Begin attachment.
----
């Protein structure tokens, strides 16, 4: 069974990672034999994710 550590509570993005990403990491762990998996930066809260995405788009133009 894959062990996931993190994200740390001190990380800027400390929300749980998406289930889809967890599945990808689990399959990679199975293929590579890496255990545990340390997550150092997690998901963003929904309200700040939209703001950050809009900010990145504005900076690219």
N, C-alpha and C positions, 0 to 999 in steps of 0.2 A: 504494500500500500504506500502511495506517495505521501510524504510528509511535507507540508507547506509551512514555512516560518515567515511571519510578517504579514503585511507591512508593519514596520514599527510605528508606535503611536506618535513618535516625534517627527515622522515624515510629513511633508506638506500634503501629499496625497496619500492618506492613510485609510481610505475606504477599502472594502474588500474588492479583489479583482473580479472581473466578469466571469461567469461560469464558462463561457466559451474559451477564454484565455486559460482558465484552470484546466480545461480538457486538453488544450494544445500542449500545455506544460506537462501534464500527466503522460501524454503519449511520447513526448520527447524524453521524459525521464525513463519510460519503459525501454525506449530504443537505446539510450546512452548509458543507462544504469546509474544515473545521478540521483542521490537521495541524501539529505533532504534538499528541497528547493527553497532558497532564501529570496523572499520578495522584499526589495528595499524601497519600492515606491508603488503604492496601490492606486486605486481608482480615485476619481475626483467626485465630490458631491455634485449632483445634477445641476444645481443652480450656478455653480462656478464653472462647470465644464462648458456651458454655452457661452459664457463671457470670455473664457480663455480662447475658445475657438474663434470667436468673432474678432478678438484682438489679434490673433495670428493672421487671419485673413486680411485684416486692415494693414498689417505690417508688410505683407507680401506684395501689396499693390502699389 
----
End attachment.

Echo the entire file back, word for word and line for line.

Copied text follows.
């Protein structure tokens, strides 16, 4: 069974990672034999994710 550590509570993005990403990491762990998996930066809260995405788009133009 894959062990996931993190994200740390001190990380800027400390929300749980998406289930889809967890599945990808689990399959990679199975293929590579890496255990545990340390997550150092997690998901963003929904309200700040939209703001950050809009900010990145504005900076690219």
N, C-alpha and C positions, 0 to 999 in steps of 0.2 A: 504494500500500500504506500502511495506517495505521501510524504510528509511535507507540508507547506509551512514555512516560518515567515511571519510578517504579514503585511507591512508593519514596520514599527510605528508606535503611536506618535513618535516625534517627527515622522515624515510629513511633508506638506500634503501629499496625497496619500492618506492613510485609510481610505475606504477599502472594502474588500474588492479583489479583482473580479472581473466578469466571469461567469461560469464558462463561457466559451474559451477564454484565455486559460482558465484552470484546466480545461480538457486538453488544450494544445500542449500545455506544460506537462501534464500527466503522460501524454503519449511520447513526448520527447524524453521524459525521464525513463519510460519503459525501454525506449530504443537505446539510450546512452548509458543507462544504469546509474544515473545521478540521483542521490537521495541524501539529505533532504534538499528541497528547493527553497532558497532564501529570496523572499520578495522584499526589495528595499524601497519600492515606491508603488503604492496601490492606486486605486481608482480615485476619481475626483467626485465630490458631491455634485449632483445634477445641476444645481443652480450656478455653480462656478464653472462647470465644464462648458456651458454655452457661452459664457463671457470670455473664457480663455480662447475658445475657438474663434470667436468673432474678432478678438484682438489679434490673433495670428493672421487671419485673413486680411485684416486692415494693414498689417505690417508688410505683407507680401506684395501689396499693390502699389 